Danica’s in the NASCAR Hall of Fame – sort of

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Time will tell if Danica Patrick’s career in stock car racing will be worthy enough to make her a NASCAR Hall of Fame driver. But the popular Sprint Cup rookie has already made her way into the Charlotte, N.C. museum as part of an exhibit that honors her for being the first woman to win a Cup pole.

According to USA Today’s Nate Ryan, Patrick, who earned the pole for the season-opening Daytona 500 and nearly converted it into a win, was asked for some mementos from the occasion by Winston Kelley, the NASCAR HoF’s executive director. The Stewart-Haas Racing driver responded by donating the trophy for her pole position and some hats from the celebration at Daytona International Speedway’s Victory Lane.

Per Ryan’s story, Patrick’s exhibit is positioned inside the main entrance to the building, which will surely see an uptick in traffic over the next week or so as fans converge for tomorrow’s NASCAR Sprint All-Star Race and the Coca-Cola 600 on Memorial Day weekend at Charlotte Motor Speedway. It’s part of a bigger effort by the Hall to emphasize more recent accomplishments within the sport.

“One of the things we realize we don’t have is here’s a 500th home run and so, someone automatically is thinking about the ball,” Kelley told Ryan. “We want to continue to plant that seed when folks do something historical.

“We’ve got a lot of drivers that are humble and not looking to show themselves off, and some think this is just for Hall of Famers. But that’s not the case. It’s telling the entire story of NASCAR history.”

Patrick will start seventh in tomorrow’s Sprint Showdown preliminary race and is aiming to finish in the top two to move to the All-Star Race. If she can’t do that, she’ll have to hope to be the winner of a fan vote that can get her into the main event.

New study surveys drivers’ opinions on crashes, concussions, more

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Auto racing safety has continued to improve through the decades, but the sport remains inherently dangerous, according to a new survey.

At the close of 2018, a new organization called Racing Safety United emerged with the intention of reducing drivers’ risk of being harmed.

RSU is made up of more than 30 members including former NASCAR Cup Series competitor Jerry Nadeau, two-time NASCAR Xfinity Series champion Randy LaJoie, NHRA team owner Don Schumacher and motorsports journalist Dick Berggren.

One of RSU’s first initiatives was to determine what current drivers thought of racing safety. The organization developed a 14-question survey and promoted it on select motorsports websites and forums. 

Participants were given the opportunity to disclose their identity or remain anonymous, and those who provided contact information were entered to win a $500 prize (for anonymous participants, the prize funds would be donated to a motorsports charity).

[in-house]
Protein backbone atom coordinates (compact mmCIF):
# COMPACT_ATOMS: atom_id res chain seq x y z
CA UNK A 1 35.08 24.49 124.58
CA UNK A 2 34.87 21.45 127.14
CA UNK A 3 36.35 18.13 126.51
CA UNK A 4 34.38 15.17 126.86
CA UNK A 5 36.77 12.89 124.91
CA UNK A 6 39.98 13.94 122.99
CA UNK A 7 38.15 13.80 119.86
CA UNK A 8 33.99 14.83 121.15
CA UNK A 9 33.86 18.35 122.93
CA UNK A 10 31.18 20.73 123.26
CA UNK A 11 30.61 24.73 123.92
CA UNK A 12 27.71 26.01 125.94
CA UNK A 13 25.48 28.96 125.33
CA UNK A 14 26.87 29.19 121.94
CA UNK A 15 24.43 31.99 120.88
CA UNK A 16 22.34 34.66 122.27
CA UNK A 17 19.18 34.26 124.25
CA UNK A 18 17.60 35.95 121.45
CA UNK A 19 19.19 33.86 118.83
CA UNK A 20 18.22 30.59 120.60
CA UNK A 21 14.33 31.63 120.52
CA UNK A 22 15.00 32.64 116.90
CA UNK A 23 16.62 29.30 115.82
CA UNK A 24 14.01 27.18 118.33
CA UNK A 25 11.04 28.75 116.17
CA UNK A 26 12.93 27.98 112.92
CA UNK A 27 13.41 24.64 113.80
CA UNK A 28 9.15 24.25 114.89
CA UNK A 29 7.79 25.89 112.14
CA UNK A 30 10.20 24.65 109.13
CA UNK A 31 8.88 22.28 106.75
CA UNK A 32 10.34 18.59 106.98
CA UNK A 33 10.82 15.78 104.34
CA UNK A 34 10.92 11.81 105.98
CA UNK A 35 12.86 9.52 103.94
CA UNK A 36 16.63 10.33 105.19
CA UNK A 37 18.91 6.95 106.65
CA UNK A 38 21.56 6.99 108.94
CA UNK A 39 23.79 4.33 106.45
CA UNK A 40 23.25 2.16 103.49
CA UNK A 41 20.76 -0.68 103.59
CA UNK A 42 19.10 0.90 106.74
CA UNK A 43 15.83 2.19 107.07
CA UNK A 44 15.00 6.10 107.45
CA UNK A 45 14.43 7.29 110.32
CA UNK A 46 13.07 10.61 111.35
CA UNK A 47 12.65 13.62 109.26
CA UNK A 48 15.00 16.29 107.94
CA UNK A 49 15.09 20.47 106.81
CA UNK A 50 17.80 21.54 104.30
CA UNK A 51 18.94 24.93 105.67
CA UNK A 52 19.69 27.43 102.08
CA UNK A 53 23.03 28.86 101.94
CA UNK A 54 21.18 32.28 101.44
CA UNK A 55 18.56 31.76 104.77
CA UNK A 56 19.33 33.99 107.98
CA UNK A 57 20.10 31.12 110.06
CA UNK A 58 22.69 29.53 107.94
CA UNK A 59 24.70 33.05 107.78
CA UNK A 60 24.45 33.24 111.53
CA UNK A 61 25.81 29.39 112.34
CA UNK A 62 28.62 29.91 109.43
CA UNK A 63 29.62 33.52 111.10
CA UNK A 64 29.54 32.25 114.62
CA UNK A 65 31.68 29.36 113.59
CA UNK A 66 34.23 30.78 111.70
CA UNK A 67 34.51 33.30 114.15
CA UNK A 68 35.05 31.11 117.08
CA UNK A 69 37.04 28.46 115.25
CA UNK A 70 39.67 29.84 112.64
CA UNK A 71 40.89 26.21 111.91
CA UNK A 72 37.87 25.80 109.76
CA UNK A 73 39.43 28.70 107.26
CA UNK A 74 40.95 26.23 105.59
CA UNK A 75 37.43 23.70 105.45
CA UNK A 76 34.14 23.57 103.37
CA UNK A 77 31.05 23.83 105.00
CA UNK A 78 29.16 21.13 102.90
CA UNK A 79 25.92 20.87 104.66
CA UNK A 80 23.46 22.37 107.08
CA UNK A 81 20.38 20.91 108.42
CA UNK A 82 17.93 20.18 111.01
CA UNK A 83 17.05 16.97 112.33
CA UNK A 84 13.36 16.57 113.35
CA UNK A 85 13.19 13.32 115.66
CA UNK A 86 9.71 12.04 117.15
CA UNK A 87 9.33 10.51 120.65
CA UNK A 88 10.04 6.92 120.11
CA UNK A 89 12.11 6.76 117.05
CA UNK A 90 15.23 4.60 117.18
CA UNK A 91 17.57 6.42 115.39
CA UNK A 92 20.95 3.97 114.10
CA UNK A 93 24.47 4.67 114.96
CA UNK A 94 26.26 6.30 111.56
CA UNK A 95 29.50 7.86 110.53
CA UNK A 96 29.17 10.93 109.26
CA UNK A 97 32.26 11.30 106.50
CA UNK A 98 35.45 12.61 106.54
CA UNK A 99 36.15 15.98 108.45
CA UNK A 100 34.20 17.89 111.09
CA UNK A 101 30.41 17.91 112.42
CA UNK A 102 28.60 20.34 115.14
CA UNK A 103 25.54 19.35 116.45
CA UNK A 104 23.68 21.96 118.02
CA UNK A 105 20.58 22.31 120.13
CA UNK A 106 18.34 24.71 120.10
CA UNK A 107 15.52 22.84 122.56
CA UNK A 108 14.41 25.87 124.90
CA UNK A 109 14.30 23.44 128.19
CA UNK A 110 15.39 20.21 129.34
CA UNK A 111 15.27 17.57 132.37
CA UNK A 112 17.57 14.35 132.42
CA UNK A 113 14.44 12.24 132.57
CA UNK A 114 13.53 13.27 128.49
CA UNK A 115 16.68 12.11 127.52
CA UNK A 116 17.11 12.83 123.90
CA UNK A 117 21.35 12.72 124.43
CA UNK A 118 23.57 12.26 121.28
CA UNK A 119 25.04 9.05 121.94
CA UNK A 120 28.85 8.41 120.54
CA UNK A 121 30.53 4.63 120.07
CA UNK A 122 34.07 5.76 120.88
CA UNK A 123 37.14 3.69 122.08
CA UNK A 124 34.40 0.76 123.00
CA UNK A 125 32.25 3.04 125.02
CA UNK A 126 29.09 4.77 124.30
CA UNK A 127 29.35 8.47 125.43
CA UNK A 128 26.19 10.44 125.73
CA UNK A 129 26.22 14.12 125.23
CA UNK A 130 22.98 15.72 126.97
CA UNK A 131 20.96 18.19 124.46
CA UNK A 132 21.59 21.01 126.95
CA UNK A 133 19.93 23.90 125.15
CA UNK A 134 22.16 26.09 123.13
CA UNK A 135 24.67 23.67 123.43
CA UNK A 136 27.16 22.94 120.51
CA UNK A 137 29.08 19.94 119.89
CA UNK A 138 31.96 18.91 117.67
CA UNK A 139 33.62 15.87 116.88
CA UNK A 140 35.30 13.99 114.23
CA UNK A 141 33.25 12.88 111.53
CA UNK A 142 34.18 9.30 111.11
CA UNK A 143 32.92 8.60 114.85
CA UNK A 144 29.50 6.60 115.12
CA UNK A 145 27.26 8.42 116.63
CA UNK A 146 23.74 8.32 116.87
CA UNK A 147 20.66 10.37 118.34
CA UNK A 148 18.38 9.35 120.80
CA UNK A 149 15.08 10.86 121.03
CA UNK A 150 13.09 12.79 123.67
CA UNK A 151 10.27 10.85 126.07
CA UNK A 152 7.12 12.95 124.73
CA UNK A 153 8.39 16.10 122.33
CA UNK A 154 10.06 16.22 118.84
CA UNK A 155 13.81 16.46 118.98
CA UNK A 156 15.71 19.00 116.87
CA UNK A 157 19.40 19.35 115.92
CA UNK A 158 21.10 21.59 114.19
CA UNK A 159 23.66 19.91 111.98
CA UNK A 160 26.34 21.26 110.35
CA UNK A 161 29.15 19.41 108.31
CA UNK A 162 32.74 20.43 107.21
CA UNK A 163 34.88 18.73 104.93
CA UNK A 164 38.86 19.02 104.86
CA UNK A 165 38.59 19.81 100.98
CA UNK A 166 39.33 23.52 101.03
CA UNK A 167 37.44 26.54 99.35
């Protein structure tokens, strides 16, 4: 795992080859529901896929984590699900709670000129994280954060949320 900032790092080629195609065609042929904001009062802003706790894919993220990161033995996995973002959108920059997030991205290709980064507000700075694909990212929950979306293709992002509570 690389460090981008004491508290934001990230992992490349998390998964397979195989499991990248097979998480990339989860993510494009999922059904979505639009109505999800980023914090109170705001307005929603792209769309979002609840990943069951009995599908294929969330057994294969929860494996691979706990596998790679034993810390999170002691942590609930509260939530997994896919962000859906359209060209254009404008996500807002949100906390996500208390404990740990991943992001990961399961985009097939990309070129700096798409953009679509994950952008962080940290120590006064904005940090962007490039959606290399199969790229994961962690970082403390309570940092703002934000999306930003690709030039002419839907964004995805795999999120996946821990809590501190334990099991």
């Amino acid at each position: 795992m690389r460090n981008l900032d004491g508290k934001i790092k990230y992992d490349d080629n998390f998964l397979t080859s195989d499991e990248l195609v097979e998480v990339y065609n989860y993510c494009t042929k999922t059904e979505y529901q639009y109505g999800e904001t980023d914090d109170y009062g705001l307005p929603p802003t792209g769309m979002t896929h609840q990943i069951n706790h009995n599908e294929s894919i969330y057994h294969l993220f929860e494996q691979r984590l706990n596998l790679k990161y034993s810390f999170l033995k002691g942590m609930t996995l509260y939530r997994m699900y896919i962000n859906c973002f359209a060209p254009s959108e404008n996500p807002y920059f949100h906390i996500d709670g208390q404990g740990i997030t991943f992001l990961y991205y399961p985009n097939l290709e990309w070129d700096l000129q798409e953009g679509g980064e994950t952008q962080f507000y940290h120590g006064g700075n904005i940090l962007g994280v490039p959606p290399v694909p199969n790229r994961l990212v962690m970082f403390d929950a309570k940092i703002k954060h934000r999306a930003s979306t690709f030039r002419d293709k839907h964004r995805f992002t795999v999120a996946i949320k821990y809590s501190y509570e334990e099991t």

More than 140 individuals participated in the survey over the course of 12 months. Below are the results of the survey:

Driver status

The vast majority of survey participants (60%) were amateur racers, while 26% of the participants were classified as Semi-Pro/Professional racers. The remaining 14% consisted of other individuals involved in the sport such as team owners and crew chiefs. 

When asked how frequently they race, 58% of driver respondents averaged 10 or more times per year on track, while 42% averaged 10 times or less.

The top five tracks respondents said they raced most often: Road Atlanta (21 votes), Watkins Glen (17 votes), Virginia International Raceway (16 votes), Mid-Ohio (16 votes), and Road America (13 votes).

Vehicular damage, injuries common

Over a third of respondents said they had been injured while racing, and almost two-thirds sasid they had suffered severe vehicle damage while racing

Driver error was cited as the top cause of vehicle damage (42 mentions), followed by concrete walls (26 mentions), mechanical failures (24 mentions), and other drivers (19 mentions). The study concluded those results indicated a need for better driver training/coaching, energy absorbing walls, and more technical inspections.

Almost a quarter of drivers said they had experienced racing-related concussions, and nearly half the respondents said one or multiple concussions would affect their decision to race in the future. 

Drivers primarily influenced by peers 

Roughly half the drivers said they would consider adopting new safety equipment if influenced by another driver (51 total mentions) and/or if recommended by a sanctioning body (47 total mentions). The study concluded those results indicated a need for drivers to become safety advocates and educate other drivers and for sanctioning bodies to mandate safety equipment. 

Drivers concerned with concrete walls

Approximately three-quarters of the drivers surveyed said they believed certain race tracks were more dangerous than others. Nearly half the drivers surveyed believe that concrete walls were the primary cause of damage to drivers and vehicles. 

Drivers willing to help

Just more than three-quarters of the drivers surveyed said that they would be willing to join a safety alliance to advocate for safer tracks. Two-thirds of drivers said that they also would be willing to contribute to a motorsports safety fund.

Click here for the full results of RSU’s survey

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